6Mission AnalysisFrom the Broad, General Assigned Task, the CCdr Conducts Mission Analysis by Identifying---Specified Tasks- Actions He Has Been Tasked to Conduct in Other Documents Such As Defense Agreements, Directives From CJCS, Etc.Implied Tasks- Actions That Are Deduced From Analysis of the Assigned and Specified Tasks.Essential Tasks- Actions That Are Absolutely Necessary, Indispensable, or Critical to the Success of a Mission.Having completed the Initial IPR and validated the Mission and Assumptions, the Combatant Commander’s planning guidance can be very specific – it will contain the results of the Initial IPR and may prescribe exact requirements based on guidance, experience and professional perspective -- or very broad and generic. Sometime more is not better, and for sure very little may set you up for a redo if your product is “not what he was thinking”. You must get his intent: purpose, method, and end state, … to realistically proceed and develop a valid COA that will satisfy both the political and military expectations/end state.Listed here are the typical topics that you should expect in a Combatant Commanders planning guidance. Often time, the J5 or Chief of Staff (COS) will assist the Combatant Commander drafting this guidance.Typically, it is formally communicated in a Planning Directive, a written product distributed to the Staff …however, oftentimes it may only be verbal guidance provided by the J5 or COS.
7Types of Forces Assigned Forces Allocated Forces Apportioned Forces Force Apportionment Guidance for Contingency Planning (3 Bins)Force Allocation Guidance [to the Global Force Management Board (GFMB)] for operations and shaping activities (5 Tiers of Priorities)Global Resource Priorities for DOD Components with Global Support rolesApportioned ForcesAllocated ForcesGlobal Force Management
8Course of Action (COA) Development Step 3JP 5.0 Joint Operation Planning Aug 2011
9Elements of a Course of Action Who -- (what forces) will execute it?What -- type of action is contemplated?When -- is it to begin?Where -- will it take place?How -- will it be accomplished?- The only thing new here is the "HOW"-- this is where it must be defined. The "WHY" is in the mission statement.- In initial efforts, the J-5 (or J3/J5 mix) or an operations planning group (OPG) will prepare tentative COAs. As you can see from the slide, tentative COAs must contain the what and where elements. Other elements will be added as the COA is refined.- Tentative COAs come from the Combatant Commander or from the staff with the J5 as lead element. That’s a nice way of saying that if no one else provides input (including the Combatant Commander), the J-5 is responsible for putting something out and having the rest of the staff tear it to shreds.- Service components should be involved in the planning process when possible, and as early as possible. The question then becomes when does the interagency become involved or multinational participants?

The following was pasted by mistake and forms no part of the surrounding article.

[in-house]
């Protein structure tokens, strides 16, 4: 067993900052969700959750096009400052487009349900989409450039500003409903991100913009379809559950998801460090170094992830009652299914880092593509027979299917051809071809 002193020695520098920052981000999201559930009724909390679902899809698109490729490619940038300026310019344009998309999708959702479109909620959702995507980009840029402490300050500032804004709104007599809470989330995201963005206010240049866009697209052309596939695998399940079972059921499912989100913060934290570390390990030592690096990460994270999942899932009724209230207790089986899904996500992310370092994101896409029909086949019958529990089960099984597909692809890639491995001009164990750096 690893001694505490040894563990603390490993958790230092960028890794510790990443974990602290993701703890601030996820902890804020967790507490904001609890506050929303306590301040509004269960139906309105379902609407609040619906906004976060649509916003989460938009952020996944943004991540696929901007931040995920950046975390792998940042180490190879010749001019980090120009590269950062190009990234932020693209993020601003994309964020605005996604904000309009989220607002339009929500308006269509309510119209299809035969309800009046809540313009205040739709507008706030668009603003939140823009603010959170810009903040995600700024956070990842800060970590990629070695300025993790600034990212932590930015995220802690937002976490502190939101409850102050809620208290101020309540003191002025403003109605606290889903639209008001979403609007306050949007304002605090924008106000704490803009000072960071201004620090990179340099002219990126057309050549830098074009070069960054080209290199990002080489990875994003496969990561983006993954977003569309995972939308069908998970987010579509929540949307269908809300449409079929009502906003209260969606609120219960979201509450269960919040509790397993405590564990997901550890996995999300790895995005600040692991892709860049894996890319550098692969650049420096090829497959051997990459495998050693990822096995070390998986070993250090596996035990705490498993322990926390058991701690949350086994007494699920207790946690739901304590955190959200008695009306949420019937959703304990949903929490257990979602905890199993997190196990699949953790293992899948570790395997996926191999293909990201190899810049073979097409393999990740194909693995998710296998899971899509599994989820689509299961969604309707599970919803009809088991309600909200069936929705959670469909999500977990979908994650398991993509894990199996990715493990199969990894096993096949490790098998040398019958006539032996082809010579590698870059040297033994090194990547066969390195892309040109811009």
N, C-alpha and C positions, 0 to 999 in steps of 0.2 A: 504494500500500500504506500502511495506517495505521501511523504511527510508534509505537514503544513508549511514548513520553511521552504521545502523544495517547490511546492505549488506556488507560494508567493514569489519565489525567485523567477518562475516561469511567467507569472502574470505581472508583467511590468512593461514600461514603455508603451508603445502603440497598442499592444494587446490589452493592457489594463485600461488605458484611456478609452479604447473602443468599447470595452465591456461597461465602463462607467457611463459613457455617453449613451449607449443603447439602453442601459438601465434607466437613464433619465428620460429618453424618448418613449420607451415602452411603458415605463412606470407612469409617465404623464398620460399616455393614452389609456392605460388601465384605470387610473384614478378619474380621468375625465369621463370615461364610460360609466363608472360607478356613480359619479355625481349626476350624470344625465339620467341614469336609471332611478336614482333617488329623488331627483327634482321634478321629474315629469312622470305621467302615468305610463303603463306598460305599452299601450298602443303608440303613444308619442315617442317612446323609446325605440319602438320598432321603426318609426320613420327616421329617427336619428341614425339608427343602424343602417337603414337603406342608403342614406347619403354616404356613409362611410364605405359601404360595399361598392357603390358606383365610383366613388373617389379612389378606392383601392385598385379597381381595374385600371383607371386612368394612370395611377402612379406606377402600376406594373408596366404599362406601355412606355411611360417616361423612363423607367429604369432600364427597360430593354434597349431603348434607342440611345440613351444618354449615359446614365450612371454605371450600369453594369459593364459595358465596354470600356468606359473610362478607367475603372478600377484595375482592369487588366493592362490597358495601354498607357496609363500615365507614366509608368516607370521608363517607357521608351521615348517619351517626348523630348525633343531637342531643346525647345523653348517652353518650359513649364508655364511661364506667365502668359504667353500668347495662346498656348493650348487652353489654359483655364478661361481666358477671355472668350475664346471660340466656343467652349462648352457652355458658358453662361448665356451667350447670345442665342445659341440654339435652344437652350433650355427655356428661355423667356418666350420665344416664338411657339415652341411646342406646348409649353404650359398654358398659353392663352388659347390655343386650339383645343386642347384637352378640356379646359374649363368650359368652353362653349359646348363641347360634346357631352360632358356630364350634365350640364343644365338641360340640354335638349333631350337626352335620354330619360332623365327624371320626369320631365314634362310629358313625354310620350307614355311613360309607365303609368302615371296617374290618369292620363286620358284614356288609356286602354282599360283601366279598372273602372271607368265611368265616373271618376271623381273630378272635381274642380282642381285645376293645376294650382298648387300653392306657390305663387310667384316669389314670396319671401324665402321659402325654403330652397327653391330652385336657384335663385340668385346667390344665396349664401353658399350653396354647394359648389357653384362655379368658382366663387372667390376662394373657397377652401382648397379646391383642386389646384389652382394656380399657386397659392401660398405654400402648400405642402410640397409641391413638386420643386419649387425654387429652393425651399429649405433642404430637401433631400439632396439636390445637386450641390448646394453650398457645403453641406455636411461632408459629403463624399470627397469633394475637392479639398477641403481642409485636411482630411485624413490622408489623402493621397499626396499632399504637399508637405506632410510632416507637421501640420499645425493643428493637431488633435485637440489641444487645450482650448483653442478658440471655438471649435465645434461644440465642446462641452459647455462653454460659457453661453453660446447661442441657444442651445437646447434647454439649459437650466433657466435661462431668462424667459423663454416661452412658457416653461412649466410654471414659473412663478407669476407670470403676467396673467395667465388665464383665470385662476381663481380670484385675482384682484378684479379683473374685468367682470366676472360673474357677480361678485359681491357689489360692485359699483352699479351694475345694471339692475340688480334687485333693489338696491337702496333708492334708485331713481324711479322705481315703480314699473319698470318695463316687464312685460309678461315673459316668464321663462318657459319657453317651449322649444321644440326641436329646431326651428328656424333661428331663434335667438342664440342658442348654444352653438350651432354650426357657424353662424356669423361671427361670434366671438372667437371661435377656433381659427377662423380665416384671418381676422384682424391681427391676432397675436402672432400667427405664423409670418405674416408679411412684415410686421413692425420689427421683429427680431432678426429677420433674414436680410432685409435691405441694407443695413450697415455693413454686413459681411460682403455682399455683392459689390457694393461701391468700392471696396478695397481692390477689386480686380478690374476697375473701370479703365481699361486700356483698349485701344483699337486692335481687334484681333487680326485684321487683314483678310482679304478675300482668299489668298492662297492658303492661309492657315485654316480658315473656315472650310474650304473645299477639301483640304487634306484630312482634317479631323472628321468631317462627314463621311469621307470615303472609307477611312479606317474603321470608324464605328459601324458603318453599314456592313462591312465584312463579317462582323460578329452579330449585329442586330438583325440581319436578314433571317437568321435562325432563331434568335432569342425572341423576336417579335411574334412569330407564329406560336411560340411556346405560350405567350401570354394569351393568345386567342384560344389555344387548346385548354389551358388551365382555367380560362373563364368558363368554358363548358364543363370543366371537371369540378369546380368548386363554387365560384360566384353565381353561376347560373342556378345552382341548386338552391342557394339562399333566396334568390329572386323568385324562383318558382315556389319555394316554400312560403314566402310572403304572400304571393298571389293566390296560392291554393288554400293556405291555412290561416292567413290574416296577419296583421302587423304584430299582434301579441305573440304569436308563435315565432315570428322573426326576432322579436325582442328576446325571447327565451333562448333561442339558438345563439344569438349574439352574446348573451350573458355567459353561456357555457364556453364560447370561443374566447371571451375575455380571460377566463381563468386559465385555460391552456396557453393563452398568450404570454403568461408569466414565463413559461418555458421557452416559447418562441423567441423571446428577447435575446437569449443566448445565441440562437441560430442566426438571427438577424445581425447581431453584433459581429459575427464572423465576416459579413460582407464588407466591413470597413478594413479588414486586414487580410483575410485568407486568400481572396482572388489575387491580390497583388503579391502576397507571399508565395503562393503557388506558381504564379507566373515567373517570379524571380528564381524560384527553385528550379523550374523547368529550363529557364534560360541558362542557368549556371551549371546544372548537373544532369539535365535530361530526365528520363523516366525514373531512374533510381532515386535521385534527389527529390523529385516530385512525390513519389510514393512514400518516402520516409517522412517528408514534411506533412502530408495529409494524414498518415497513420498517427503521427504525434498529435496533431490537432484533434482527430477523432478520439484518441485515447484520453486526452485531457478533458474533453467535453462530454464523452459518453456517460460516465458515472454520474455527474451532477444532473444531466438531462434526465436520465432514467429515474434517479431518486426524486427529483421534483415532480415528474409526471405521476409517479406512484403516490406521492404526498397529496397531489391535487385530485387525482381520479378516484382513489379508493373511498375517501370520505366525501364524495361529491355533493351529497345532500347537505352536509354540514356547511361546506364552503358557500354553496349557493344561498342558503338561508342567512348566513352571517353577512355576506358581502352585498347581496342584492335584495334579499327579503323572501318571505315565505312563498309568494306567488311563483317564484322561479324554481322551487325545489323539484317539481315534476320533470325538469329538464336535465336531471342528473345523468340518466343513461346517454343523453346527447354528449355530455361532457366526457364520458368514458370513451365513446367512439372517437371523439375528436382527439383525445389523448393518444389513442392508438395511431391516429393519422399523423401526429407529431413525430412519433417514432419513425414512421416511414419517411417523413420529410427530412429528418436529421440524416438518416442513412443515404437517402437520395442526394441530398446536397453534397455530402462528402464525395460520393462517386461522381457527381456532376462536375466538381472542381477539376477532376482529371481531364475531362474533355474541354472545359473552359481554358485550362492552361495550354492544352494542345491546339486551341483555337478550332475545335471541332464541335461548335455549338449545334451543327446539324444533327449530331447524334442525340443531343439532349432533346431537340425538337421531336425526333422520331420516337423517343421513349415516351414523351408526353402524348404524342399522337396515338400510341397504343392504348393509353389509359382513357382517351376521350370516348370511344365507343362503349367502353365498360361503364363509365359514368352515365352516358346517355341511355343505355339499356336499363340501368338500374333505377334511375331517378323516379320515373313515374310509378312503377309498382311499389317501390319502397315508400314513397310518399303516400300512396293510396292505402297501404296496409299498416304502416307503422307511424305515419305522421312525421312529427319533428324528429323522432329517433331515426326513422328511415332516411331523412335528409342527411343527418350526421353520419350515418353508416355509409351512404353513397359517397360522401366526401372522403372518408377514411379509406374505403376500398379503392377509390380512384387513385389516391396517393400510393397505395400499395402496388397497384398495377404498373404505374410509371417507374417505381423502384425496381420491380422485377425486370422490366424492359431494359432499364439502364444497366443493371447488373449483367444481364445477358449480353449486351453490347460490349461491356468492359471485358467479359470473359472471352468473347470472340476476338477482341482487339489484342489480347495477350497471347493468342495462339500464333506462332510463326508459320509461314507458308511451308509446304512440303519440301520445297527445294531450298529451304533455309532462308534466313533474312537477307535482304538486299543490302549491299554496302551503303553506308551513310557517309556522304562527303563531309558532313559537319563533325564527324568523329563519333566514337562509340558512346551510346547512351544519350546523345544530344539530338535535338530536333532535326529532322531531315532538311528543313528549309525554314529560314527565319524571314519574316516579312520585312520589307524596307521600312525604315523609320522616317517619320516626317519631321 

10Course of Action Tests Adequate - does it accomplish mission? Feasible - use only the resources apportioned?Acceptable - worth the possible costs?Distinguishable - meaningfully different?Complete - does it answer who, what, when, where, how?FACULTY NOTE: You may want to draw the COA tests out of the seminar in discussion before or instead of showing this PPT. However you do it, if each COA doesn’t meet all of these tests, it’s not a COA (and they will have to devise another)Here are five criteria against which each COA must be analyzed.This is a small list of how you might be able to show varietyUse of ReservesTask OrganizationDesignation of Main EffortScheme of ManeuverTiming and phasingDirect vs. IndirectSimultaneity and Depth
11Course of Action Analysis & Wargaming Step 4Considerations for the staff in preparing courses of actionBefore a staff can begin focusing on the development of a COA, they must first assemble the tools essential to COA development. Here’s a good list of critical products that the staff … all sections should have…and equally share a vision of mission and intent.The Sun Tzu notion of know yourself and know the enemy, and you will enjoy a thousand victories is at the heart of COA development. Faulty baseline information here will corrupt all products that you design in the COA development process.During mission analysis, step 1 of plan development, should have quantified most of these products. It is imperative that you take the time and formally document each of these items ..for you will frequently reference back to them as you further refine your COAs.Knowing the enemy is more than just a J2 mission; there must be a shared vision of who this force is, its goals and objectives, where it is vulnerable, and what can lead to culmination.Knowing yourself …this becomes extremely complicated once the mission includes coalition forces … for each of these factors, there’s also a separate national set of data for each country participating.JP 5.0 Joint Operation Planning Aug 2011